In the last two volumes, however, it becomes apparent that not only does Dust interact with conscious beings and not only did it help to form their consciousness, but Dust formed and differentiated, on its own, into conscious, discrete beings of pure Dust long before the first conscious physical beings. These are angels. The being who described himself as God in the Bible – those were all names he gave himself. He was never the creator. He was an angel. . . the first angel, true, the most powerful, but he was formed of Dust. . . and Dust is only a name for what happens when matter begins to understand itself. Matter loves matter. It seeks to know more about itself, and Dust is formed. The first angels condensed out of Dust, and the Authority was the first of all. He told those who came after him that he had created them, but it was a lie. (AS 32)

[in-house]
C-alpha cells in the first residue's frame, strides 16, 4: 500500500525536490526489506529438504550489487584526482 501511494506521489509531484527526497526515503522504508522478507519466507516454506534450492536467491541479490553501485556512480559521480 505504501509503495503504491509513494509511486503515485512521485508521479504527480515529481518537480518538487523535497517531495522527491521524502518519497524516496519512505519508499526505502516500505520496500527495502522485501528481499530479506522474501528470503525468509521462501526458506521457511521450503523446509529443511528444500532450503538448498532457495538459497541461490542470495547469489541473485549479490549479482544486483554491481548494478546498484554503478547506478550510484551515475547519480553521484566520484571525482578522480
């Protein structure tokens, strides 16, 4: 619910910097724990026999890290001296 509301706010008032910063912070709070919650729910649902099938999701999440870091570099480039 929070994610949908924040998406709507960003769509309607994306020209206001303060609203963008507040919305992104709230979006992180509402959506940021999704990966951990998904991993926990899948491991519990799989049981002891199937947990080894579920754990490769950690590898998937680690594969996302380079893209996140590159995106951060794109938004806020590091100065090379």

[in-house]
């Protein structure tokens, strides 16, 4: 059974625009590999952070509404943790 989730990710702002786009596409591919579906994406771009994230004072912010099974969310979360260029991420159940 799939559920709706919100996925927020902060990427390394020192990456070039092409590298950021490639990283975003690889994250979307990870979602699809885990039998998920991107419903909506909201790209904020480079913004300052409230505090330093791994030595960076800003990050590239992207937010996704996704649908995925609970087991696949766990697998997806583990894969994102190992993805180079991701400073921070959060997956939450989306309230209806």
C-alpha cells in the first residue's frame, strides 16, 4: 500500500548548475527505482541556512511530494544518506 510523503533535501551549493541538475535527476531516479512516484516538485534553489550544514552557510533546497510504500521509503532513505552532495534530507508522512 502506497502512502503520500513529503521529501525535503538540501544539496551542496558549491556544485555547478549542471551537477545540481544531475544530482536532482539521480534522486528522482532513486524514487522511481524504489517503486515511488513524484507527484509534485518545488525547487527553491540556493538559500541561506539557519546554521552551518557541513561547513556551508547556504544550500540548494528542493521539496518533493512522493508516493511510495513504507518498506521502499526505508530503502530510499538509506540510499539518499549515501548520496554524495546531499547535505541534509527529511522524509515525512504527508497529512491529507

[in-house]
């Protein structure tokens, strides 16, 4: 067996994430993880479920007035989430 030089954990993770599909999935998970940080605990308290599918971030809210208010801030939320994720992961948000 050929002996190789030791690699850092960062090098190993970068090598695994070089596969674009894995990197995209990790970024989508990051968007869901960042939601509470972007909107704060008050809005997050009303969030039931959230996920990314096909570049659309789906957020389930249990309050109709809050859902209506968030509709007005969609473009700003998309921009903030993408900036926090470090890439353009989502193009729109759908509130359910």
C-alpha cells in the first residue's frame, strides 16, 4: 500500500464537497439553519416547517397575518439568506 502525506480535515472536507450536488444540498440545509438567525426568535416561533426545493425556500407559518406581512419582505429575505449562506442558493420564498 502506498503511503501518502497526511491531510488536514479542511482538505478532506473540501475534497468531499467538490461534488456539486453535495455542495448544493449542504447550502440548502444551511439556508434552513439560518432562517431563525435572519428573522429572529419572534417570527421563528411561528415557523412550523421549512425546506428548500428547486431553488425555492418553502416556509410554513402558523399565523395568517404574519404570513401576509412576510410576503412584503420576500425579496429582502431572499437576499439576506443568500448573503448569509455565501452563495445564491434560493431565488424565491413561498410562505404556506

Angels are beings of pure spirit, incredibly wise, old, and powerful, “their awareness spread out beyond her like filamentary tentacles to the remotest corners of universes she had never dreamed of. . . she saw them as human-formed only because her eyes expected to. If she were to perceive their true form, they would seem more like architecture than organism, like huge structures composed of intelligence and feeling” (SK 141). Yet for all that they are individuals, mortal over an incredibly large time scale, capable of being killed, capable of feeling love and hate and lust, capable of taking opposite sides from each other in the great war between the forces of the Kingdom of Heaven and the Republic of Heaven which takes place in the final book. That Dust is able to form, seemingly on its own, into such mind-bogglingly complex beings is very impressive, and would seem to imply the primacy of spirit over matter. But in fact the angels are not held up as the ultimate authority or model. They are fallible, even if most are very wise, and some are evil. And they lack flesh, solid matter and being – and “lacking flesh, they coveted it and longed for contact with it” (AS 399). The allegiance of the free beings of the universe is to Dust in its pure form, not to Angels. Angels represent one extreme of the matter-spirit dichotomy, but Dust is more important in its role as a mediating factor than alone as angels.